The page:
In West Virginia, surgeons in four hospitals walked off their jobs Jan. 1; some have returned to work, but doctors in other facilities are threatening to join the job action.
This unusual method of protesting soaring premiums for medical malpractice insurance is a dramatic example of American health care at a critical juncture.
President Bush will join the debate anew today, calling for legislation to sharply curtail payouts in medical malpractice suits.
The measure, which stalled in the last session of Congress, is seen by its advocates as a key step in holding down medical costs. Its foes view it as motivated more by the GOP's long-standing desire to limit damages awarded in lawsuits.
The issue sets doctors, whose primary political action committee gave heavily to Republicans last year, against trial lawyers, whose PAC gave even more heavily to Democrats.
After contributing more than $5 million to candidates for federal office, the two groups are trying to sway a debate that will likely become one of the administration's central domestic policy issues this year.
Consumer advocates, meanwhile, argue that at least some of the fault for the increase in premiums lies not with doctors, or with lawyers representing malpractice victims, but rather with lagging returns on insurance company investments.
Just about the only element on which everyone agrees is that premiums are growing.
In Florida in 2000, internists paid, on average, $34,635 for malpractice insurance; last year, the figure rose to $56,153, according to Medical Liability Monitor, which tracks medical insurance issues. Over the same period, rates increased in Nevada from $15,804 to $23,628 and in West Virginia from $13,726 to $18,477.
And for doctors in such high-risk specialties as surgery and obstetrics, the rates are much higher: Obstetricians pay $210,576 in Florida and $95,282 in West Virginia, for example.
In California, where awards in certain malpractice lawsuits have been limited since 1975 to no more than $250,000, premiums are much lower. Still, some specialties have seen an increase over the last three years -- for example, from $32,507 to $57,473 for surgeons.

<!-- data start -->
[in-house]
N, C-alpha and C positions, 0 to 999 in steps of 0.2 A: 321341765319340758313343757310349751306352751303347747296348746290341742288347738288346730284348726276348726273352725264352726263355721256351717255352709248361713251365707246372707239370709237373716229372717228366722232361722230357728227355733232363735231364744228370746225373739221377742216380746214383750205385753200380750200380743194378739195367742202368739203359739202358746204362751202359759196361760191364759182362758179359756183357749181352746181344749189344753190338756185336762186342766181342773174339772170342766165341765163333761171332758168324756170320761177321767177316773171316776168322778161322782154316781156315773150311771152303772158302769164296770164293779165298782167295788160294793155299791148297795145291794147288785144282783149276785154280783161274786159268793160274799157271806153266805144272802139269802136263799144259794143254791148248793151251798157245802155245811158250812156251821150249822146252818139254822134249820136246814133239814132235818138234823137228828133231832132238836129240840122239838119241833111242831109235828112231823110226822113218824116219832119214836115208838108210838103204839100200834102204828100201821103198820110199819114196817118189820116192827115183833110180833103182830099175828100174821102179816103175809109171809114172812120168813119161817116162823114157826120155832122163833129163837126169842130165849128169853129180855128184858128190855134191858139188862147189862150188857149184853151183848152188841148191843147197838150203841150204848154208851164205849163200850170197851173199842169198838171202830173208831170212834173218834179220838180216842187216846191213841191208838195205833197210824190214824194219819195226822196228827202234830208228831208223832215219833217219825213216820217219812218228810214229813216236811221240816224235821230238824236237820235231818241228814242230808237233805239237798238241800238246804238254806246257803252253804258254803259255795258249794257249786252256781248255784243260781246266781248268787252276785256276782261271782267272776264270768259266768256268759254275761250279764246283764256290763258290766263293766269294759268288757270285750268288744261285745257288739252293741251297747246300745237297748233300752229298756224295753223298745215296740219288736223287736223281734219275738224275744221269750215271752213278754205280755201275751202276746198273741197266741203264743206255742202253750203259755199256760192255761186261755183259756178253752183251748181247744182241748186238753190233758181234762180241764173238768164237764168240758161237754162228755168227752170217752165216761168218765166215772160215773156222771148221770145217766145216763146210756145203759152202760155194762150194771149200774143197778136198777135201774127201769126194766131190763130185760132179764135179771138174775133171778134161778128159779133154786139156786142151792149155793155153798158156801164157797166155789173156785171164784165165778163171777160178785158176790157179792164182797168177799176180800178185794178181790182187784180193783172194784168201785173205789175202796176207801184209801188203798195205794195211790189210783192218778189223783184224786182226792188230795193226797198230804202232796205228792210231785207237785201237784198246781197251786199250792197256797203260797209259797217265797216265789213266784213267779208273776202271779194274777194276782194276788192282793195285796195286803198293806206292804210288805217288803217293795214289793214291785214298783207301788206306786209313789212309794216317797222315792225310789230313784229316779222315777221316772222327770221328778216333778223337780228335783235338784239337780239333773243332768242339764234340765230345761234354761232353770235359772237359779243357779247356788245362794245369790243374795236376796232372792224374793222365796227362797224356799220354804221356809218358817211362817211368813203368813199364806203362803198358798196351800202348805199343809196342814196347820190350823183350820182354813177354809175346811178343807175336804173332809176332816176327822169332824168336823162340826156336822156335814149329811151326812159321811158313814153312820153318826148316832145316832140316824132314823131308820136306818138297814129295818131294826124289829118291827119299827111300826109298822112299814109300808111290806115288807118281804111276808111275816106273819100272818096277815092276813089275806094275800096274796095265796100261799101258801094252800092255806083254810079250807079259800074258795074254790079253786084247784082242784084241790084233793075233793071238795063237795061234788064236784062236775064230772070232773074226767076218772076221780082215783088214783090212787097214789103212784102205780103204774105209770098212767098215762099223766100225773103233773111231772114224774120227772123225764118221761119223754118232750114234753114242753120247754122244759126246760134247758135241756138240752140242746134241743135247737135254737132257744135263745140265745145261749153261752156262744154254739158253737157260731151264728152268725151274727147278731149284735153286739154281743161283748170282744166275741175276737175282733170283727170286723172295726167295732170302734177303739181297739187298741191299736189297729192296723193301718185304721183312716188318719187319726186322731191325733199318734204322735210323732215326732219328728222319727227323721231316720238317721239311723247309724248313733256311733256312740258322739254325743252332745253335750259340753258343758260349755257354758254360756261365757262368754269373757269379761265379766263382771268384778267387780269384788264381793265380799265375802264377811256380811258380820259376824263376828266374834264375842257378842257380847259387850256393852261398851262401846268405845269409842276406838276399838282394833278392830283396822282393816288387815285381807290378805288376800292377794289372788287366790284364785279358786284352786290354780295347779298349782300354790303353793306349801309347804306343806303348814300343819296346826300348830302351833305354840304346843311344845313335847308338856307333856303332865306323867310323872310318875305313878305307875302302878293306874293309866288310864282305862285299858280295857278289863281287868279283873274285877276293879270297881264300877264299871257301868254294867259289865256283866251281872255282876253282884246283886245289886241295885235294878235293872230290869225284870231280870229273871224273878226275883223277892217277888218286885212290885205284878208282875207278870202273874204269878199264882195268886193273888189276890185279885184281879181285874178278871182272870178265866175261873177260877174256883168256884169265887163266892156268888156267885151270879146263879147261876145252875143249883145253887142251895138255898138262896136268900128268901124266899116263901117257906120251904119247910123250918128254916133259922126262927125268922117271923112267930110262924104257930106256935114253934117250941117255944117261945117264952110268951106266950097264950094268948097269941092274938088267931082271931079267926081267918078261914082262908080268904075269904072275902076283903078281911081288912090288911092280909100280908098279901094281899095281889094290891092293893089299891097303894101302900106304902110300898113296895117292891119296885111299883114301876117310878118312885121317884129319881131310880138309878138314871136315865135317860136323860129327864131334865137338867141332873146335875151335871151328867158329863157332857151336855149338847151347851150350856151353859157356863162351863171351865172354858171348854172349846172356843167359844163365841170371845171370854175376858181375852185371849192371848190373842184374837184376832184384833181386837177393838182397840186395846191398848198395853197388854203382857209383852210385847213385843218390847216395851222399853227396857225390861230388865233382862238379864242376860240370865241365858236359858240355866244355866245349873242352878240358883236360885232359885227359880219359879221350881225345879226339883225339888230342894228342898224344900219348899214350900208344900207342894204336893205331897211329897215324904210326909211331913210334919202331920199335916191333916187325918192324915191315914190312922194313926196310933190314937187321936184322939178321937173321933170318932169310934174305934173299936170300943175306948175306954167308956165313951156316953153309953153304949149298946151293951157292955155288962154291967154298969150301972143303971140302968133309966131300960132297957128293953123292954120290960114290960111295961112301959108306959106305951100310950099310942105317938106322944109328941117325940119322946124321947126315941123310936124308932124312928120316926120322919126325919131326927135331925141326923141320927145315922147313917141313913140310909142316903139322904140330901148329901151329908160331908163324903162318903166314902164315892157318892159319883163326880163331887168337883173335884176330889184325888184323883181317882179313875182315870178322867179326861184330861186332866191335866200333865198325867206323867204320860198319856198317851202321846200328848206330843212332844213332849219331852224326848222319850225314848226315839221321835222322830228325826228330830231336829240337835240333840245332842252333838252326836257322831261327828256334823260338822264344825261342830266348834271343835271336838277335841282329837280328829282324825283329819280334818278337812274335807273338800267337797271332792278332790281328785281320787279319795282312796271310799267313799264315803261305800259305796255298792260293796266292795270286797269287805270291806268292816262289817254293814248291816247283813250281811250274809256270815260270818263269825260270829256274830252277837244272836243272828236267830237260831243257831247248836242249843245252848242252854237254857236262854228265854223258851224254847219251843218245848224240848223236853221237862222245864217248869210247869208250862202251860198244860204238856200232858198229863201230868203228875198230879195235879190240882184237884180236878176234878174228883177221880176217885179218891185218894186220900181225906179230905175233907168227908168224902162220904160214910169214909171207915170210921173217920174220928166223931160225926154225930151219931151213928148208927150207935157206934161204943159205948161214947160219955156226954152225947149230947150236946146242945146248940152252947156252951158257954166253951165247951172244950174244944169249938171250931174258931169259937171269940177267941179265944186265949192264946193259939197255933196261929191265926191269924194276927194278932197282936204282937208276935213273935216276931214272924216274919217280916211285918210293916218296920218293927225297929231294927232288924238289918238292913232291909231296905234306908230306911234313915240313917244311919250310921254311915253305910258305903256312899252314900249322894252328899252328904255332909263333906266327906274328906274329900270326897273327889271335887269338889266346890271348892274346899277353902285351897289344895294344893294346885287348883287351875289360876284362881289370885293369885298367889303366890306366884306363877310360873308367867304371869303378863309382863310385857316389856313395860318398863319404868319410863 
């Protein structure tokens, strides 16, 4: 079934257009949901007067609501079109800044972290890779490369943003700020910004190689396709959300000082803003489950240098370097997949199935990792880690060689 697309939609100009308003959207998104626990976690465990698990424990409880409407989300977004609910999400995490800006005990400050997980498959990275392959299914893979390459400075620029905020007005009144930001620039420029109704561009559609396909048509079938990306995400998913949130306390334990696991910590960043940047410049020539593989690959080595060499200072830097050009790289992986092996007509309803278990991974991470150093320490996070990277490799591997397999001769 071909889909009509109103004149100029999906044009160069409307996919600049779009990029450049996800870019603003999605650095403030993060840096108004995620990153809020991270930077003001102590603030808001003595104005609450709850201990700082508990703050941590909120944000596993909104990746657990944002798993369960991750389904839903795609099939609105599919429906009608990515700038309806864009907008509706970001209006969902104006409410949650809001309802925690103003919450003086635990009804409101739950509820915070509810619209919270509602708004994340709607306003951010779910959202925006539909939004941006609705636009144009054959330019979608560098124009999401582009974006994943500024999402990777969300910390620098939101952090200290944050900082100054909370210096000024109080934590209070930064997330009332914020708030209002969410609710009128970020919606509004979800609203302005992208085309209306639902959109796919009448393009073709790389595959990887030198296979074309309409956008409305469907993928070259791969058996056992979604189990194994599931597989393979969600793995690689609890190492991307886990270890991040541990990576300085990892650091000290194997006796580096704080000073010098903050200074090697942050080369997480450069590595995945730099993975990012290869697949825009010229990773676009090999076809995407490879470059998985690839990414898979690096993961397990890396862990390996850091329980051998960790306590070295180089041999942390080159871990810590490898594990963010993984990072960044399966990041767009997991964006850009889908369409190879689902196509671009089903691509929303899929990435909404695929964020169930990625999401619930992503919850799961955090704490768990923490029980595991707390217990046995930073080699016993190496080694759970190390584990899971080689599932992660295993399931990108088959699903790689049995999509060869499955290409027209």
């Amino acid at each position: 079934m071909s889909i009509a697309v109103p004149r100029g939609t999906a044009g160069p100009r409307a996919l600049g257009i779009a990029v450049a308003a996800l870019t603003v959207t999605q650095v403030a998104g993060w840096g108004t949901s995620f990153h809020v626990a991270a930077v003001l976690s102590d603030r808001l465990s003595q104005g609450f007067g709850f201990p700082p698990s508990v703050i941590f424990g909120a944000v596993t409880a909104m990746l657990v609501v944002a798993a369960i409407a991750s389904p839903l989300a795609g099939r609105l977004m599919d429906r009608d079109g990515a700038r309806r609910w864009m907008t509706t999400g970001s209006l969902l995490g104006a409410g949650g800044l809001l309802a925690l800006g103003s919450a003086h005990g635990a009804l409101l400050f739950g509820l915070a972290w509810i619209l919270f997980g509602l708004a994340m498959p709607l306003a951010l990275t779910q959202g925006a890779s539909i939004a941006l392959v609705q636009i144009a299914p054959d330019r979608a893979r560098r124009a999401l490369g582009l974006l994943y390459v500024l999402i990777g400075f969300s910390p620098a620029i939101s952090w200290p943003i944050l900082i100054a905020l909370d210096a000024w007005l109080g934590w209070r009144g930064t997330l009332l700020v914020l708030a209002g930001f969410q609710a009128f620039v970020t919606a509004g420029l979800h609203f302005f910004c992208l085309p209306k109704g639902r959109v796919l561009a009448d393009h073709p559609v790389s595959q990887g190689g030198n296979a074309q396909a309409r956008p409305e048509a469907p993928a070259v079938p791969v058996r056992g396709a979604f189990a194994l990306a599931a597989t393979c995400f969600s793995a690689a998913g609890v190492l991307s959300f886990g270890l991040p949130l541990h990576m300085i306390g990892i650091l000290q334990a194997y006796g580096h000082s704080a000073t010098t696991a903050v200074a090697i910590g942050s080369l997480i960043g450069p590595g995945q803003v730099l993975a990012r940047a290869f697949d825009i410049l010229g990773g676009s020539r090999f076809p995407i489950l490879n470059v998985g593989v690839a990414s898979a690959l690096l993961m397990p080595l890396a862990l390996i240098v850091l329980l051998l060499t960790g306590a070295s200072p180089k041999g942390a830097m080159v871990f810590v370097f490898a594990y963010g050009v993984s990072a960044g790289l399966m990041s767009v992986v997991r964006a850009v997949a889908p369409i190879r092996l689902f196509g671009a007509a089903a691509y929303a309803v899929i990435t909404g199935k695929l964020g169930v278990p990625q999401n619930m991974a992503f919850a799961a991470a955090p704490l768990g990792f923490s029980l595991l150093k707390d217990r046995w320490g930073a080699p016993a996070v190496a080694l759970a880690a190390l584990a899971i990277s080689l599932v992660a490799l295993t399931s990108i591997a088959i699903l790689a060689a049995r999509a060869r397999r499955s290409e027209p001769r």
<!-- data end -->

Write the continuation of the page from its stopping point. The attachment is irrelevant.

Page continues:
In addition to the West Virginia walkout, physicians protesting rising premiums forced a 10-day shutdown of southern Nevada's only trauma center in July.
Bush waded into the thicket of medical malpractice insurance premiums once before.
Six months ago, in a speech in North Carolina, he argued that strict limits on lawsuits would save tens of billions of dollars, lowering insurance premiums across the board. This, he said, would produce a ripple effect that would help senior citizens pay for prescription drugs and extend health coverage to millions of uninsured Americans.
His focus then, as it is likely to be today when he speaks at a hospital in Scranton, Pa., was legislation sponsored by Rep. James C. Greenwood (R-Pa.) that would have limited the number of years a plaintiff has to file a lawsuit; allocated damages in proportion to a party's degree of culpability; imposed a $250,000 limit on noneconomic damages; and limited punitive damages to $250,000 or twice the amount of economic damages, whichever is greater.
Noneconomic damages are those generally awarded for "pain and suffering," rather than for medical costs or lost wages. The insurance industry argues that such damages have soared in recent years, with payments of $1 million or more increasing by 600% in the late 1990s.
The House narrowly approved Greenwood's measure; the Senate did not act on it. Greenwood plans to reintroduce it later this month, a spokeswoman said.
The cost of medical malpractice premiums is the top concern of 29% of doctors, according to a survey last year by the Henry J. Kaiser Family Foundation and the Harvard School of Public Health.
"The American Medical Assn. believes the medical liability system is broken," said Donald Palmisano, the organization's president-elect. He said it offers "jackpot" payouts while hampering access to health care across an entire state because large jury awards lead to higher insurance premiums that drive up all doctors' costs of practicing.
And, say those who favor limiting malpractice awards, the insurance industry itself is put at risk if there are no restraints.
Richard E. Anderson, chairman of the Doctors Co., a physician-owned Napa, Calif., firm that insures doctors in all 50 states, said that in 2001, the average insurance company paid out approximately $1.40 in claims and expenses for every $1 it collected in premiums.
Much of the criticism of the increased premiums is directed at trial lawyers representing plaintiffs.
Carlton Carl, a spokesman for the Assn. of Trial Lawyers of America, said, however, that insurers raised premiums "to recoup investment losses." The American Insurance Assn., in response, says that in 2000, the most recent year for which data are available, companies writing malpractice policies placed no more than 11.5% of their investments in corporate stocks.
Payouts have been "relatively constant" since 1985, Carl said, while premium rates have increased over the years as interest rates and returns on stocks and bonds have fallen.
He argued that limits on insurance payouts would punish victims of malpractice, and that, in any case, $250,000 was too low.
"For what kind of injuries does a jury give more than $250,000? It's not a scar on your cheek. It's someone cutting off the wrong leg," he said.
Jamie Court, executive director of the Foundation for Taxpayer and Consumer Rights, a consumer advocacy group in Santa Monica, said the plan Bush is supporting is a "payback to medical malpractice insurers, HMOs, hospitals and doctors" for their political support.
"If you want to solve an insurance problem, rein in corporate profits," he said. "Don't blame the victims."